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Gluten: Is it beneficial or harmful? Here’s how you can find out

by Anirban Bose 6 months ago in fact or fiction · updated 6 months ago
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What is gluten exactly? And should you go gluten-free or not?

Gluten: Is it beneficial or harmful? Here’s how you can find out
Photo by Anton on Unsplash

Gluten, to the untrained palate, sounds like the name of some medieval king whose exploits are long forgotten by now. In actuality, gluten refers to a group of proteins found in common grains like wheat, rye, and barley. And while you may think that gluten is something you can live without if you’re on a diet or suffering from an ailment like celiac disease, experts aren’t so sure that it’s as harmless as you might believe it to be.

The Myths and Truths About Gluten

Although people debate about whether gluten is good for them, you shouldn’t be one of them. After all, it can be hard to figure out if a medical condition you suffer from is due to celiac disease or simply wheat consumption. As a result, here are some of the most common myths and truths about gluten. Knowledge is power!

1. How frequently have you heard the term “gluten-free food”?

How often have you heard the phrase “gluten-free food”? How many times has it occurred to you to join the trend?

The gluten-free campaign is led by a group of fitness enthusiasts who are allergic to gluten. Gluten causes a variety of gastrointestinal issues in many people, which are harmful to their overall health.

While gluten causes allergies in some people, it has many health benefits for others. This naturally occurring protein, found primarily in grains, is a powerhouse of benefits that many human bodies cannot process. So, before jumping on the gluten-free bandwagon, there are a few things you should know about gluten and being gluten-free.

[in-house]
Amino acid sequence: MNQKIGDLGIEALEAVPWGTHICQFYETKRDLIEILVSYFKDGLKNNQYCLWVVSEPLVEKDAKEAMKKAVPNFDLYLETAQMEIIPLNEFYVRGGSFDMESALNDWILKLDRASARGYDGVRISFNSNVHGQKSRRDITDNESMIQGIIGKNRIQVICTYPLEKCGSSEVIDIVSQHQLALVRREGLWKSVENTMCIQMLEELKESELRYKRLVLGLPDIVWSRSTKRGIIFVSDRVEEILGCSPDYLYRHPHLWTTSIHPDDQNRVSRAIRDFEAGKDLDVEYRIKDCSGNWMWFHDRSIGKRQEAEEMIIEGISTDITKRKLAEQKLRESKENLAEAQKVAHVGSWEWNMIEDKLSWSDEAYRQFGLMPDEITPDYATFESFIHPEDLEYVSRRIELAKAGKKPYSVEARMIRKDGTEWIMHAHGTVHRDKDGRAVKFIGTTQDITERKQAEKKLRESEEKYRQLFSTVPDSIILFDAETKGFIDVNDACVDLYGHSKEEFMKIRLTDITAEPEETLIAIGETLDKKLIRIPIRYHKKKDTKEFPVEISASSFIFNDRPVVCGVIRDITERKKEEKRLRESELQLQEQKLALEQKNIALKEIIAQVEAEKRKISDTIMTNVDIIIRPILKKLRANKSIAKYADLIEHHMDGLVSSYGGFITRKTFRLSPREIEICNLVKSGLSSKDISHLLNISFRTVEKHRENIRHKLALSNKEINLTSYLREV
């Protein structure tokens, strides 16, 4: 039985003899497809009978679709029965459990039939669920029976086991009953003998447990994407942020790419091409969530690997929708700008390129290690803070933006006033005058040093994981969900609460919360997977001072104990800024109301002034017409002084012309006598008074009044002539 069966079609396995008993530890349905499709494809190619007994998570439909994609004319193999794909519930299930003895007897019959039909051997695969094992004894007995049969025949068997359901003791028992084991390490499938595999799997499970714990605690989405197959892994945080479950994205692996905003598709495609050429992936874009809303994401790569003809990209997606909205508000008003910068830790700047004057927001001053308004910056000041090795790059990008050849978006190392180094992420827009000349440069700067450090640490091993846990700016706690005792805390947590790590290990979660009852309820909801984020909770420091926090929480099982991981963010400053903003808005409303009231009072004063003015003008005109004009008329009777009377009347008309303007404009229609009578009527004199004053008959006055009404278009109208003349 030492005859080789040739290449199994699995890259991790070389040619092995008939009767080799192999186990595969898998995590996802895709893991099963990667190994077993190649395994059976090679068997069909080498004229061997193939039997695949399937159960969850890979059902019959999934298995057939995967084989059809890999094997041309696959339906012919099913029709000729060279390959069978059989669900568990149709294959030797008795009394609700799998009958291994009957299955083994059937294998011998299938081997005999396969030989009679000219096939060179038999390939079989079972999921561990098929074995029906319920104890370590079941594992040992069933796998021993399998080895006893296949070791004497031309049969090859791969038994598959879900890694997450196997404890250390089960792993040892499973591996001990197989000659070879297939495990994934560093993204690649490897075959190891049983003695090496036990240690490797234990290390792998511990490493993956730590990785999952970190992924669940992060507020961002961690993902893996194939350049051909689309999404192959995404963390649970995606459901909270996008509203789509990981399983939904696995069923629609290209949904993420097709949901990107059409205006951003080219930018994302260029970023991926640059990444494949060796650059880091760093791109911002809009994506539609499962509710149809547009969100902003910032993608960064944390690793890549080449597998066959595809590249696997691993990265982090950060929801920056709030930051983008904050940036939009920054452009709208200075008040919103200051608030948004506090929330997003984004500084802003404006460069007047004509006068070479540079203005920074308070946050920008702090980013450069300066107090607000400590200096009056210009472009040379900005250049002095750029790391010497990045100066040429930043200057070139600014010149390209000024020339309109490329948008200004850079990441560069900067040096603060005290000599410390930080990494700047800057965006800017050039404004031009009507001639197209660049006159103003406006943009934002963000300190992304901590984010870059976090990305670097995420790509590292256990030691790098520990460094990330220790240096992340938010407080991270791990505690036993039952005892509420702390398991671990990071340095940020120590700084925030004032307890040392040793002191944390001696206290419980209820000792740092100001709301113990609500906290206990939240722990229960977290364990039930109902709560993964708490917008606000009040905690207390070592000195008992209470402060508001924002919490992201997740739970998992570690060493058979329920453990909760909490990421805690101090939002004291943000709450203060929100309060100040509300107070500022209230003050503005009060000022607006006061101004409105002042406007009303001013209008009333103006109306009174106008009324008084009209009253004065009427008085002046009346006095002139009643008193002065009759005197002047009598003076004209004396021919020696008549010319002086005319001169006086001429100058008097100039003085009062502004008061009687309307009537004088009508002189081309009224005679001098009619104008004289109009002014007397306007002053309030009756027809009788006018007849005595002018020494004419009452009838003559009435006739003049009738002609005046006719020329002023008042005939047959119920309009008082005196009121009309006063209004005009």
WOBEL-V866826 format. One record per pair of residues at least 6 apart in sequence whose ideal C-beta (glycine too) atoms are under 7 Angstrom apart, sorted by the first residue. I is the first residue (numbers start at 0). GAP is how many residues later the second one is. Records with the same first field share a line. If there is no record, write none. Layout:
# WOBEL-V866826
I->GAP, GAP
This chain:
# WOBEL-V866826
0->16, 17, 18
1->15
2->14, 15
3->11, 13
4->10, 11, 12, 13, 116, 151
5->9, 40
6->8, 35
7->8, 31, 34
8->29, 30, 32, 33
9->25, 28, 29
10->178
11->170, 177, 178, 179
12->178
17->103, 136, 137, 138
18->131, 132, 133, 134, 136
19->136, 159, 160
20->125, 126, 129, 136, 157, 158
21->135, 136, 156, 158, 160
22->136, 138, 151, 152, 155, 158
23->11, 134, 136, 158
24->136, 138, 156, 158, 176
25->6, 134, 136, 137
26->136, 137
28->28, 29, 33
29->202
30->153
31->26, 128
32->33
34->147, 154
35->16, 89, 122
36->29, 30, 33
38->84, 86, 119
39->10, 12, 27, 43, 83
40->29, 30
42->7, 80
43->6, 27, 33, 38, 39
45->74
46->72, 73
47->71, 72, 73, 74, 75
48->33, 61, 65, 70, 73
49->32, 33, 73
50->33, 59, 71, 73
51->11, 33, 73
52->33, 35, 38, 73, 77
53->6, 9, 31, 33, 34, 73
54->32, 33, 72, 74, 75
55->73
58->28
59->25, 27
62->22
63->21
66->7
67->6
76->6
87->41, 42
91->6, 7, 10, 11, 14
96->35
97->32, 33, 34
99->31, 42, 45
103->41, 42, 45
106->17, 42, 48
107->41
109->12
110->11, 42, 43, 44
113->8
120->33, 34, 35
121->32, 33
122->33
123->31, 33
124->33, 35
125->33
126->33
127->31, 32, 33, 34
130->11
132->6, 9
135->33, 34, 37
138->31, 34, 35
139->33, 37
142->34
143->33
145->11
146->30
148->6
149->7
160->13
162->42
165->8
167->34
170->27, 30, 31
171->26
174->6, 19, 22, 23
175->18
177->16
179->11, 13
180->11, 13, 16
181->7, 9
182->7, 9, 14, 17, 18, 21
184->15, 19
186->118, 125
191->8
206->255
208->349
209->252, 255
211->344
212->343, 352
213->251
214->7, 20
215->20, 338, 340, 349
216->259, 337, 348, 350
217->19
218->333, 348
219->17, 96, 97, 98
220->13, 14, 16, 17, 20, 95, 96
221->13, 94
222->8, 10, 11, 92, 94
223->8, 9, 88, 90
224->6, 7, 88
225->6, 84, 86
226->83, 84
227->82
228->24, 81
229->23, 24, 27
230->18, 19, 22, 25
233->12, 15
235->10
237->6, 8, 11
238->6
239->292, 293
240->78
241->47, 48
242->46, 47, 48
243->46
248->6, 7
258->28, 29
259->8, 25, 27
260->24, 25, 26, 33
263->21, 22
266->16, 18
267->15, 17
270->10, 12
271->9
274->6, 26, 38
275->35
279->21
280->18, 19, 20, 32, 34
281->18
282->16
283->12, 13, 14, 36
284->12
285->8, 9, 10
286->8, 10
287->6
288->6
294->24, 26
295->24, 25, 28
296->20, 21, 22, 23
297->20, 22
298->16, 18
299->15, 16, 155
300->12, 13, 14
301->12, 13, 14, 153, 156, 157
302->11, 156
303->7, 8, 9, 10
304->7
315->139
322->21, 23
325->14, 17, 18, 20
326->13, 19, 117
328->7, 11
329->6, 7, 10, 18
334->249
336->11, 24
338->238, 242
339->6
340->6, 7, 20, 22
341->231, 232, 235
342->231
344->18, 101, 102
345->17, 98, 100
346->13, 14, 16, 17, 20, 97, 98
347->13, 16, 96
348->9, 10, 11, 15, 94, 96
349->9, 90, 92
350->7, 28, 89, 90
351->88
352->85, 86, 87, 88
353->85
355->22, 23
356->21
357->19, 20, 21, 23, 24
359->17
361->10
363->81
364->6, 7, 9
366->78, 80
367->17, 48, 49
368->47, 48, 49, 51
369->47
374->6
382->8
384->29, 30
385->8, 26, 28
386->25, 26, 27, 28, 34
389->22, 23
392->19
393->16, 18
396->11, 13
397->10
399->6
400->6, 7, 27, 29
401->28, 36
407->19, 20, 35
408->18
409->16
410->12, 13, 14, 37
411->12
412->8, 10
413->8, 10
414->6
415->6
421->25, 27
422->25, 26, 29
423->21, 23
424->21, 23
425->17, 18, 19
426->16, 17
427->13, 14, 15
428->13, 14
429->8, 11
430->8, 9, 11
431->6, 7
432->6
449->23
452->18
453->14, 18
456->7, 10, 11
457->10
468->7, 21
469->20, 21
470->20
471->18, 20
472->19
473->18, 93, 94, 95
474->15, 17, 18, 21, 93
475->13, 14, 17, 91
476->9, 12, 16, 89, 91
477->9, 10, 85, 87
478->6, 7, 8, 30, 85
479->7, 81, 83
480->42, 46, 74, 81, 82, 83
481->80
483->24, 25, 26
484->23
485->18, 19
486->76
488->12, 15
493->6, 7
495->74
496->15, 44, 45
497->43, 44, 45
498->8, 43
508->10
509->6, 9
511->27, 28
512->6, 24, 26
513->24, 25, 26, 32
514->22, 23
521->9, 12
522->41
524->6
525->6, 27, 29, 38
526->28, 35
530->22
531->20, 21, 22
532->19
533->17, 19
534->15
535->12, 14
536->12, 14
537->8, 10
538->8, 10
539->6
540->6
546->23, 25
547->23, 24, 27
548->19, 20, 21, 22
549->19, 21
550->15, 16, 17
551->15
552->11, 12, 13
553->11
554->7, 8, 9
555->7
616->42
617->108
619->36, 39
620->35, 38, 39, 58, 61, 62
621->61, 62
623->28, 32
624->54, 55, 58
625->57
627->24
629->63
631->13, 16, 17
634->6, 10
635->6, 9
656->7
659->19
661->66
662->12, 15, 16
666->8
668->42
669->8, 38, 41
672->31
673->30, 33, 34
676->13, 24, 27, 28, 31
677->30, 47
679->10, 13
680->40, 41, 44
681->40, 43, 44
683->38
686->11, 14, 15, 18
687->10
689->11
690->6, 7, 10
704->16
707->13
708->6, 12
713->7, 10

2. What’s the deal with the gluten-free craze?

Many people are unable to properly digest gluten, and as awareness has grown, people have gone gluten-free. Wheat is an essential component of our diet. “The wheat seeds that are currently being sown are hybrid.” “These seeds contain a lot of gluten and other proteins that the body cannot digest,” nutritionist Neha Ranglani says.

Gluten protein has been linked to several health problems. Celiac disease, gluten sensitivity, and wheat allergy are all caused by gluten intolerance.

Celiac disease is the most common type of gluten-related problem. Here, the body’s immune system recognizes gluten as a foreign particle and attacks it, eventually attacking the gut linings. Because of the degradation of the gut lining, this can cause anemia, digestive issues, and an increased risk of many diseases.

3. What is gluten?

Gluten is a type of protein found in wheat and other grains. Wheat is by far the most common of the grains in which it can be found.

The name gluten is most likely derived from its glue-like consistency when mixed with water. That is why when wheat flour is mixed with water to make dough, it becomes sticky. Because of its glue-like properties, it is an excellent candidate for bakery use.

4. How do you know if you need gluten?

“It’s critical to understand your symptoms,” says Ranglani, adding that gluten intolerance can cause acne, hair loss, and even depression. “What you eat daily affects you,” she claims. “If you’re allergic to it, try something else,” she suggests.